EBU, Council of Europe collaborate over media freedom

The Council of Europe and the European Broadcasting Union have signed a Memorandum of Understanding promoting media freedom.
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The human rights organisation Council of Europe and European Broadcasting Union (EBU) have signed a Memorandum of Understanding to promote press freedom and preserve the media's ability to operate without interference from governments or powerful lobbies in democratic countries.

Secretary General of the Council of Europe Thorbjørn Jagland said, "The Council of Europe and EBU both recognize the important role of public service broadcasters in ensuring media pluralism and diverse content. We acknowledge the growing need in a knowledge-based information society to protect human rights, particularly the freedom of expression and information, and freedom of the media."

Director General of the European Broadcasting Union, Ingrid Deltenre said, "We will be seeking to enhance our partnership and work on future joint activities that will highlight the strategic importance of public service media, increase its understanding by regulators and citizens, and improve the respect of freedom of expression and freedom of the media".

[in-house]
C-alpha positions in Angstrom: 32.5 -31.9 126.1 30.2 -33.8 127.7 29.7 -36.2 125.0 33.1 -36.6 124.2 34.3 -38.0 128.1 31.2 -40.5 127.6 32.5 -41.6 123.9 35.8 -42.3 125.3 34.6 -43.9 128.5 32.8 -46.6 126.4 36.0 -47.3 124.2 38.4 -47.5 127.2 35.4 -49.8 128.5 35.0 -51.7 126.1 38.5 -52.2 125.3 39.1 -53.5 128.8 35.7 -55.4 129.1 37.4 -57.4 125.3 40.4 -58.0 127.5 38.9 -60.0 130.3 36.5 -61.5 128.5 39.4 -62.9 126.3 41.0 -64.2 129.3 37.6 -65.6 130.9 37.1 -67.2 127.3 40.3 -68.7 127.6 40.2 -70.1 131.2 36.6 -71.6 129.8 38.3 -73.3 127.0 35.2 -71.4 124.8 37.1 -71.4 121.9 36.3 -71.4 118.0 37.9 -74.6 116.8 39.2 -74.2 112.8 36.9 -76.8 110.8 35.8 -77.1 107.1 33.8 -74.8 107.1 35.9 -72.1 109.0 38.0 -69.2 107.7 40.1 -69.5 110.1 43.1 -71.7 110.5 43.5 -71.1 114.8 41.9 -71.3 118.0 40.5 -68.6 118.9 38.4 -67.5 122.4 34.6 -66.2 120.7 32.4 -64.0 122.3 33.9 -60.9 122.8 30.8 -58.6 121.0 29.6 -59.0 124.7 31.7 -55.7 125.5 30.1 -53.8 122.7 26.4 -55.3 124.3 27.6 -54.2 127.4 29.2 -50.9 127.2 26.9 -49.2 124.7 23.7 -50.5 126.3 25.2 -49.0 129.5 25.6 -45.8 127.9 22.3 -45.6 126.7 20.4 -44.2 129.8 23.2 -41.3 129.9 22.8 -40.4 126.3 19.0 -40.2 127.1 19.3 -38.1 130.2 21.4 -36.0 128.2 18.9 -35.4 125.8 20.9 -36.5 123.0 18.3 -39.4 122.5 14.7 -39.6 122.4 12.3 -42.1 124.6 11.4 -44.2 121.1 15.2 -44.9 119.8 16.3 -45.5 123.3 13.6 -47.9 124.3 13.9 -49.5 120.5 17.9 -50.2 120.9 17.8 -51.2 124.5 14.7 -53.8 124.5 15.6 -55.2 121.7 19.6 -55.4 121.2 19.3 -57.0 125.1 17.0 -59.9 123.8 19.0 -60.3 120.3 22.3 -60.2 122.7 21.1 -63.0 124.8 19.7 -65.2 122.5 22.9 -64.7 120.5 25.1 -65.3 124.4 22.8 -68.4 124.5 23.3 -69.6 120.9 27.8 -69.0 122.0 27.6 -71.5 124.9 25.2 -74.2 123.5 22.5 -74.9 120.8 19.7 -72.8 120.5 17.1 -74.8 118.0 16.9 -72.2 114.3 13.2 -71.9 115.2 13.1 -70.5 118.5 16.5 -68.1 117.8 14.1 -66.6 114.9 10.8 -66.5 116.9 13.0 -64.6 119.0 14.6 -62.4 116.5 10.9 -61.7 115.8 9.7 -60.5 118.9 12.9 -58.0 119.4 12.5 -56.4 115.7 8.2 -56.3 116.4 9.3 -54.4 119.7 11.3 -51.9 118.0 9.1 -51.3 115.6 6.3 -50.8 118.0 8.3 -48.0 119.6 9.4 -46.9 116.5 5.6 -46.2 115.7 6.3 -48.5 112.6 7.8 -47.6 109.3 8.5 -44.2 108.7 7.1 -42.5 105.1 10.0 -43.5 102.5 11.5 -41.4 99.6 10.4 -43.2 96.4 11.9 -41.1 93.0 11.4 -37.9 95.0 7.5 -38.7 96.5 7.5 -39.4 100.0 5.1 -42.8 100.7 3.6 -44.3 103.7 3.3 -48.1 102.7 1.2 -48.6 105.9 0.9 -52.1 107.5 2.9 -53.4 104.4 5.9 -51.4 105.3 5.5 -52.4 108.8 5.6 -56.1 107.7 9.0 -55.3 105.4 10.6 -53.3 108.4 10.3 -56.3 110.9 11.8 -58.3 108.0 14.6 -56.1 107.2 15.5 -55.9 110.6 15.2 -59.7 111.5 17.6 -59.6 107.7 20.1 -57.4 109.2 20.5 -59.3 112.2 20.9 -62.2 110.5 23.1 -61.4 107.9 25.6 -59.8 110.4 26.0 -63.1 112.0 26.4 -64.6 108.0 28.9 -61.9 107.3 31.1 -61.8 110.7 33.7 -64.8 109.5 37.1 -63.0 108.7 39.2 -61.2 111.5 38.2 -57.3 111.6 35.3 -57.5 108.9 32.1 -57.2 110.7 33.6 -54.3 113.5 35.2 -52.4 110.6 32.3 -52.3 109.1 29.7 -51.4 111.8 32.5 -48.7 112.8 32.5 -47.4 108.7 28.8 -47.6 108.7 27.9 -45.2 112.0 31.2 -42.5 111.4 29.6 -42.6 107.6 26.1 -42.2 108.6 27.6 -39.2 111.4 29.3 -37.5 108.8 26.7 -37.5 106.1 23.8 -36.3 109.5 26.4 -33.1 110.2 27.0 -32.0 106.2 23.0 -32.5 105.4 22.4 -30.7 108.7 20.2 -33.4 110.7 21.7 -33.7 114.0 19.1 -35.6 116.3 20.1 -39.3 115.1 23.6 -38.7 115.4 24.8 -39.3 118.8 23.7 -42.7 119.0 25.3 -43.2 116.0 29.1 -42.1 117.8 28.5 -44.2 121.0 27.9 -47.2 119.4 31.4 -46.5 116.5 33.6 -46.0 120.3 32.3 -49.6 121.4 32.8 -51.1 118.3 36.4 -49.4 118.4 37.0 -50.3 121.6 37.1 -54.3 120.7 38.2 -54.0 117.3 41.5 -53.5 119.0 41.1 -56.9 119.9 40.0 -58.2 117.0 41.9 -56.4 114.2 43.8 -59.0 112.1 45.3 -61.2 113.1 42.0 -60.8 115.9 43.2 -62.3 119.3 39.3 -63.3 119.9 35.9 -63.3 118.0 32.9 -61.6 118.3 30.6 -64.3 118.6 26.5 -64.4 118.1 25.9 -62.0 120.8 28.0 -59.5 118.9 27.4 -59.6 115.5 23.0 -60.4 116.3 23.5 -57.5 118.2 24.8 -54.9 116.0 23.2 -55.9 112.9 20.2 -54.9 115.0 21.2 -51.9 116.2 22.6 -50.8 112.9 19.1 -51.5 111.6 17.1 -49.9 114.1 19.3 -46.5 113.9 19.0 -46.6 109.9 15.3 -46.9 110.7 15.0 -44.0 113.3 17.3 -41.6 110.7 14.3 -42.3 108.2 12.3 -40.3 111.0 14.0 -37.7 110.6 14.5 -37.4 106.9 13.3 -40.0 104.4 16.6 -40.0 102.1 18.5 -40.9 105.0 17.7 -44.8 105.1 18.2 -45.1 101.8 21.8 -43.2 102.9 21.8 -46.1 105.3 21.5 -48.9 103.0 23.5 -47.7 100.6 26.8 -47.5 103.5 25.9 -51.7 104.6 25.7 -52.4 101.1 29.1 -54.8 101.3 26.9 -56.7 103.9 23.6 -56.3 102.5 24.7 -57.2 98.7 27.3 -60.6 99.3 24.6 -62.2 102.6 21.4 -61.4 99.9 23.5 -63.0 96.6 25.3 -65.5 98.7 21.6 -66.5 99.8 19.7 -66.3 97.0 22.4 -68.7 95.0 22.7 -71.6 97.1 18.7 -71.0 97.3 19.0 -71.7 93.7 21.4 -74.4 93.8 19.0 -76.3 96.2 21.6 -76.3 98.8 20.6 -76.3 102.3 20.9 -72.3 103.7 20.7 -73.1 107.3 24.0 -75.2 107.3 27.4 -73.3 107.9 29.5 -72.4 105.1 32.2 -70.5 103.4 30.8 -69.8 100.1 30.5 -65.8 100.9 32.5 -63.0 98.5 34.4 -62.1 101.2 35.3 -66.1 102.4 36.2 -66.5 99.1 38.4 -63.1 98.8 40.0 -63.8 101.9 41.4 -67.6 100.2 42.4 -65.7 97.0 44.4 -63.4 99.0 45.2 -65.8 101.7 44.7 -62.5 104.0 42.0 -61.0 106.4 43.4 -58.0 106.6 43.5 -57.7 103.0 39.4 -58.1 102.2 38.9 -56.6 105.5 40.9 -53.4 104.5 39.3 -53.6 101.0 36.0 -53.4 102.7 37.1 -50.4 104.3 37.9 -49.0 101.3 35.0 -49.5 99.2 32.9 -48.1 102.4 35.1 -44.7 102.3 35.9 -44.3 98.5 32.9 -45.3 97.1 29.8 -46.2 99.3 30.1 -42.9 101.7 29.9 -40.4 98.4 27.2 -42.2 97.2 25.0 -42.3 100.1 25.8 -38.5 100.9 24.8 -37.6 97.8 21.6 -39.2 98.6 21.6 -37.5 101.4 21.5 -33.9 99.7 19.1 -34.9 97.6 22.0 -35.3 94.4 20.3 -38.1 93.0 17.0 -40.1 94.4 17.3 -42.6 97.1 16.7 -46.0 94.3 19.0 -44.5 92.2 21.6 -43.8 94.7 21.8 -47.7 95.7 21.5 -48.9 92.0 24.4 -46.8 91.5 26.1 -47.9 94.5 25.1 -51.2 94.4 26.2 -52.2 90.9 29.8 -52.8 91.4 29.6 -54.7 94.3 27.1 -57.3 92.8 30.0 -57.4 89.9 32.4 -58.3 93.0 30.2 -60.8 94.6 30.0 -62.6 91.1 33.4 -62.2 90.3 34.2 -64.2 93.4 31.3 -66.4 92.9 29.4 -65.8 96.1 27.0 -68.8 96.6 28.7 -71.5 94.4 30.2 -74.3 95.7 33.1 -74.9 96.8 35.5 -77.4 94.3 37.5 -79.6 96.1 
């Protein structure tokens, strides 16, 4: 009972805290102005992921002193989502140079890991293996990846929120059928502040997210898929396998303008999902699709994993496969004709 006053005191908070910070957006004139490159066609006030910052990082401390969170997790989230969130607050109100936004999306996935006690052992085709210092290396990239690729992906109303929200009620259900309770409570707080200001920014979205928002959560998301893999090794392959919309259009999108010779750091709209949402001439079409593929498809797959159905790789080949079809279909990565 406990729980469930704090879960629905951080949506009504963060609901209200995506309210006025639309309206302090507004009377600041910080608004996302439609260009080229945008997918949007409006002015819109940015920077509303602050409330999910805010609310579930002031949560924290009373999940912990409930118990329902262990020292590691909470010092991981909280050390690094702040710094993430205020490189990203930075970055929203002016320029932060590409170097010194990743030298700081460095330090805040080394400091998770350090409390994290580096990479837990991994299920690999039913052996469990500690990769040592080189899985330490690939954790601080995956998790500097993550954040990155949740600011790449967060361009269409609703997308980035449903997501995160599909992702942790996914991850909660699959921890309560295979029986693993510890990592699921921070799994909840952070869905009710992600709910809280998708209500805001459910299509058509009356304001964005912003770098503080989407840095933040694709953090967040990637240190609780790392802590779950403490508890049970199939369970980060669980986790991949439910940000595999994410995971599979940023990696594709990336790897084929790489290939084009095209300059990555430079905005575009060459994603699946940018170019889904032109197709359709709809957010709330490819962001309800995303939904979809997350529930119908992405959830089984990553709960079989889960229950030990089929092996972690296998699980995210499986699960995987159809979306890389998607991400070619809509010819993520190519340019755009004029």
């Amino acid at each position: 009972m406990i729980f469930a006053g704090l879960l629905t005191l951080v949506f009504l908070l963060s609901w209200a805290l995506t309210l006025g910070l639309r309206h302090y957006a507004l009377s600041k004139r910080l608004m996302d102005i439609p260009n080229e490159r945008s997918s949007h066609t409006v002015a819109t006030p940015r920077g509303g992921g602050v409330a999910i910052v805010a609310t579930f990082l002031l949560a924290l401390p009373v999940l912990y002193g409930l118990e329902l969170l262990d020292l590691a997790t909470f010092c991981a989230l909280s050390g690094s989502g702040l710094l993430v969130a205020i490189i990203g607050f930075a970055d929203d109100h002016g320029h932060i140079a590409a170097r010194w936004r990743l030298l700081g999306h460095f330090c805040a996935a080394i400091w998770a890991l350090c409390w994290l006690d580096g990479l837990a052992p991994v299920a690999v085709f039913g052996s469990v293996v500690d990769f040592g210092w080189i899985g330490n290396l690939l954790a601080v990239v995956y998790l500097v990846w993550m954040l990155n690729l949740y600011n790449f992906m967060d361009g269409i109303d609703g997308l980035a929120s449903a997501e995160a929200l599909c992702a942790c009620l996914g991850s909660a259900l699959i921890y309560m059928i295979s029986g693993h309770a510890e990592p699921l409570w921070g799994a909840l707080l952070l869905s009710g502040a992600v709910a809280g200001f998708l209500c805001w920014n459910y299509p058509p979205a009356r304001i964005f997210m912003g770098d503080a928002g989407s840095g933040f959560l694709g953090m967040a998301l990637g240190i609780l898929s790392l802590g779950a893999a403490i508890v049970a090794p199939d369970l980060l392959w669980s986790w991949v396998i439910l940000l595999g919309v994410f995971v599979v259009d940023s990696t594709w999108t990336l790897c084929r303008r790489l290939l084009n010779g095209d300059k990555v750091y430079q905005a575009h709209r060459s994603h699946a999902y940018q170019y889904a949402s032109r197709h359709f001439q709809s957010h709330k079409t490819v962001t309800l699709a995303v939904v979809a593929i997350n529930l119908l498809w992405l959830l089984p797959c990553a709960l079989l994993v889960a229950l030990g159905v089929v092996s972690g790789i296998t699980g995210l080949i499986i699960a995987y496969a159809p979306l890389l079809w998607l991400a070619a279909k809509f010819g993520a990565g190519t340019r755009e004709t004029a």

The organizations will strengthen their cooperation in the media sector, on standards setting, capacity building, and in disseminating Council of Europe standards and values. The move comes at a time when media freedom in Europe is deemed to be under threat even in countries with established democracies, with the threats emanating not just from governments attempting to hide corruption, but also powerful corporations or even individuals that seek to exploit or manipulate privacy or other laws to prevent or inhibit publication of any event or news they do not like.

In the UK for example this has come to a head with the issue of the super-injunction, which prevents the media not just from reporting a specified event, but even referring to the fact that an injunction has been granted. The objective of this ruling was to prevent the news leaking out through the back door anyway with journals sniffing around the event, but has been abused by organisations or individuals that have used it in some cases to prevent reporting or unethical or even illegal activities.